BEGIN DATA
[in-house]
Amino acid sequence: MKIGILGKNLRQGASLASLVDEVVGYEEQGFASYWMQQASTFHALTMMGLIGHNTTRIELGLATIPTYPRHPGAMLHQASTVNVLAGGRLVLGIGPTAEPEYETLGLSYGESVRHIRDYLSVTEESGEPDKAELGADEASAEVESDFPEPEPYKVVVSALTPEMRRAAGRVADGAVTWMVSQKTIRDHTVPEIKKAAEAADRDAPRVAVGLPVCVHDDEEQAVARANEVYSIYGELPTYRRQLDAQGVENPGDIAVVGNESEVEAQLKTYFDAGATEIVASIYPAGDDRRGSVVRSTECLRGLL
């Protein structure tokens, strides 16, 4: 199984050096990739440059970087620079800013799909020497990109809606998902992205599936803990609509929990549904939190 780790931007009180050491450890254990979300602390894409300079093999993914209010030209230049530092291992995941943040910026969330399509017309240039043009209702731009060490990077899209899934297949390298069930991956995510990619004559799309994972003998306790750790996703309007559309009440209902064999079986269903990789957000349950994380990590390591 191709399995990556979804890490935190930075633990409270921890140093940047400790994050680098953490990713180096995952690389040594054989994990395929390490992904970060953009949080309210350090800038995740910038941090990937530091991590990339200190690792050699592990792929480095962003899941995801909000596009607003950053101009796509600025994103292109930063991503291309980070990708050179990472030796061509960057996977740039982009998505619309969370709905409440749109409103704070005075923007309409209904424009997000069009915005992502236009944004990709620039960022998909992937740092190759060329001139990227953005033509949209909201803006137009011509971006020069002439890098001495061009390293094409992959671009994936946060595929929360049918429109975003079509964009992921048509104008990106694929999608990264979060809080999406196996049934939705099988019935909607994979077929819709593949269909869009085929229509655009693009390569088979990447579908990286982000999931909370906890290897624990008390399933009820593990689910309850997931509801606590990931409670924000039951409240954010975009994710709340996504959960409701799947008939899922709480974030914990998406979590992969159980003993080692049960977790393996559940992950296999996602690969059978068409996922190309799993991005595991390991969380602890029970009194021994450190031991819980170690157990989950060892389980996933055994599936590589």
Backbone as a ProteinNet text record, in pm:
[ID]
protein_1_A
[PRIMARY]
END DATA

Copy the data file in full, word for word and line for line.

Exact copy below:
[in-house]
Amino acid sequence: MKIGILGKNLRQGASLASLVDEVVGYEEQGFASYWMQQASTFHALTMMGLIGHNTTRIELGLATIPTYPRHPGAMLHQASTVNVLAGGRLVLGIGPTAEPEYETLGLSYGESVRHIRDYLSVTEESGEPDKAELGADEASAEVESDFPEPEPYKVVVSALTPEMRRAAGRVADGAVTWMVSQKTIRDHTVPEIKKAAEAADRDAPRVAVGLPVCVHDDEEQAVARANEVYSIYGELPTYRRQLDAQGVENPGDIAVVGNESEVEAQLKTYFDAGATEIVASIYPAGDDRRGSVVRSTECLRGLL
């Protein structure tokens, strides 16, 4: 199984050096990739440059970087620079800013799909020497990109809606998902992205599936803990609509929990549904939190 780790931007009180050491450890254990979300602390894409300079093999993914209010030209230049530092291992995941943040910026969330399509017309240039043009209702731009060490990077899209899934297949390298069930991956995510990619004559799309994972003998306790750790996703309007559309009440209902064999079986269903990789957000349950994380990590390591 191709399995990556979804890490935190930075633990409270921890140093940047400790994050680098953490990713180096995952690389040594054989994990395929390490992904970060953009949080309210350090800038995740910038941090990937530091991590990339200190690792050699592990792929480095962003899941995801909000596009607003950053101009796509600025994103292109930063991503291309980070990708050179990472030796061509960057996977740039982009998505619309969370709905409440749109409103704070005075923007309409209904424009997000069009915005992502236009944004990709620039960022998909992937740092190759060329001139990227953005033509949209909201803006137009011509971006020069002439890098001495061009390293094409992959671009994936946060595929929360049918429109975003079509964009992921048509104008990106694929999608990264979060809080999406196996049934939705099988019935909607994979077929819709593949269909869009085929229509655009693009390569088979990447579908990286982000999931909370906890290897624990008390399933009820593990689910309850997931509801606590990931409670924000039951409240954010975009994710709340996504959960409701799947008939899922709480974030914990998406979590992969159980003993080692049960977790393996559940992950296999996602690969059978068409996922190309799993991005595991390991969380602890029970009194021994450190031991819980170690157990989950060892389980996933055994599936590589």
Backbone as a ProteinNet text record, in pm:
[ID]
protein_1_A
[PRIMARY]